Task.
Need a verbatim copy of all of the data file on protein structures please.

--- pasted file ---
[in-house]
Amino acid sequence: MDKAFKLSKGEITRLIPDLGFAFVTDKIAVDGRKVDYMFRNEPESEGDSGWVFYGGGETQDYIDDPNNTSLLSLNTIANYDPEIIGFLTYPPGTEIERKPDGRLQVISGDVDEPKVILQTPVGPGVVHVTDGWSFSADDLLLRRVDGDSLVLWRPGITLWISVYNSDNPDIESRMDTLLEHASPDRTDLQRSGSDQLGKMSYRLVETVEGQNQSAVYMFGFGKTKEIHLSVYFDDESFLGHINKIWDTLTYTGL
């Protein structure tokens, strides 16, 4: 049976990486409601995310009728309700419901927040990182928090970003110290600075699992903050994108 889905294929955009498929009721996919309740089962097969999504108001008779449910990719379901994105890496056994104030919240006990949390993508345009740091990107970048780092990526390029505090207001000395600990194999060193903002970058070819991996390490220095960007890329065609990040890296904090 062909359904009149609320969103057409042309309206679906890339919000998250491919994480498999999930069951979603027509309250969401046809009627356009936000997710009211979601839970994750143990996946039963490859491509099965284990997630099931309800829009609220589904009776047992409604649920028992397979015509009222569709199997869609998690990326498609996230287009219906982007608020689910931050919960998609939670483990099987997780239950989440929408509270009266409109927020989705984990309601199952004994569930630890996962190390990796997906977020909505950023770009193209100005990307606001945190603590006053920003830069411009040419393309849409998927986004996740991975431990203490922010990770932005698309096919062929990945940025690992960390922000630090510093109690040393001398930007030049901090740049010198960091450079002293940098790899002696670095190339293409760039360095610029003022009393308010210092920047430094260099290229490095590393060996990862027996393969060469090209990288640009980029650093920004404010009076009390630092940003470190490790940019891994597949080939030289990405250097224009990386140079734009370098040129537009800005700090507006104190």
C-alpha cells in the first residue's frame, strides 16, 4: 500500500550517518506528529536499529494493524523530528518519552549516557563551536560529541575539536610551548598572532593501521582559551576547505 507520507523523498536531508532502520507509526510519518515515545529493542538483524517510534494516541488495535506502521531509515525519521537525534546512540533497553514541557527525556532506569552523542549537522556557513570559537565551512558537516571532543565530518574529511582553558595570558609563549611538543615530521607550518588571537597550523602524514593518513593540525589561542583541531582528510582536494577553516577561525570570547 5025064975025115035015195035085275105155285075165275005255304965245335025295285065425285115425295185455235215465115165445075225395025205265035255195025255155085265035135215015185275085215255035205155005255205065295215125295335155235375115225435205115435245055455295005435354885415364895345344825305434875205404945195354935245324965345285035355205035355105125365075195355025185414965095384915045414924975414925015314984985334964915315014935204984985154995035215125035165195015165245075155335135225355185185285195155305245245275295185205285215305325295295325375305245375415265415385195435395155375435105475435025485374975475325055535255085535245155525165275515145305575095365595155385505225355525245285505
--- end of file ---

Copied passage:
[in-house]
Amino acid sequence: MDKAFKLSKGEITRLIPDLGFAFVTDKIAVDGRKVDYMFRNEPESEGDSGWVFYGGGETQDYIDDPNNTSLLSLNTIANYDPEIIGFLTYPPGTEIERKPDGRLQVISGDVDEPKVILQTPVGPGVVHVTDGWSFSADDLLLRRVDGDSLVLWRPGITLWISVYNSDNPDIESRMDTLLEHASPDRTDLQRSGSDQLGKMSYRLVETVEGQNQSAVYMFGFGKTKEIHLSVYFDDESFLGHINKIWDTLTYTGL
């Protein structure tokens, strides 16, 4: 049976990486409601995310009728309700419901927040990182928090970003110290600075699992903050994108 889905294929955009498929009721996919309740089962097969999504108001008779449910990719379901994105890496056994104030919240006990949390993508345009740091990107970048780092990526390029505090207001000395600990194999060193903002970058070819991996390490220095960007890329065609990040890296904090 062909359904009149609320969103057409042309309206679906890339919000998250491919994480498999999930069951979603027509309250969401046809009627356009936000997710009211979601839970994750143990996946039963490859491509099965284990997630099931309800829009609220589904009776047992409604649920028992397979015509009222569709199997869609998690990326498609996230287009219906982007608020689910931050919960998609939670483990099987997780239950989440929408509270009266409109927020989705984990309601199952004994569930630890996962190390990796997906977020909505950023770009193209100005990307606001945190603590006053920003830069411009040419393309849409998927986004996740991975431990203490922010990770932005698309096919062929990945940025690992960390922000630090510093109690040393001398930007030049901090740049010198960091450079002293940098790899002696670095190339293409760039360095610029003022009393308010210092920047430094260099290229490095590393060996990862027996393969060469090209990288640009980029650093920004404010009076009390630092940003470190490790940019891994597949080939030289990405250097224009990386140079734009370098040129537009800005700090507006104190």
C-alpha cells in the first residue's frame, strides 16, 4: 500500500550517518506528529536499529494493524523530528518519552549516557563551536560529541575539536610551548598572532593501521582559551576547505 507520507523523498536531508532502520507509526510519518515515545529493542538483524517510534494516541488495535506502521531509515525519521537525534546512540533497553514541557527525556532506569552523542549537522556557513570559537565551512558537516571532543565530518574529511582553558595570558609563549611538543615530521607550518588571537597550523602524514593518513593540525589561542583541531582528510582536494577553516577561525570570547 5025064975025115035015195035085275105155285075165275005255304965245335025295285065425285115425295185455235215465115165445075225395025205265035255195025255155085265035135215015185275085215255035205155005255205065295215125295335155235375115225435205115435245055455295005435354885415364895345344825305434875205404945195354935245324965345285035355205035355105125365075195355025185414965095384915045414924975414925015314984985334964915315014935204984985154995035215125035165195015165245075155335135225355185185285195155305245245275295185205285215305325295295325375305245375415265415385195435395155375435105475435025485374975475325055535255085535245155525165275515145305575095365595155385505225355525245285505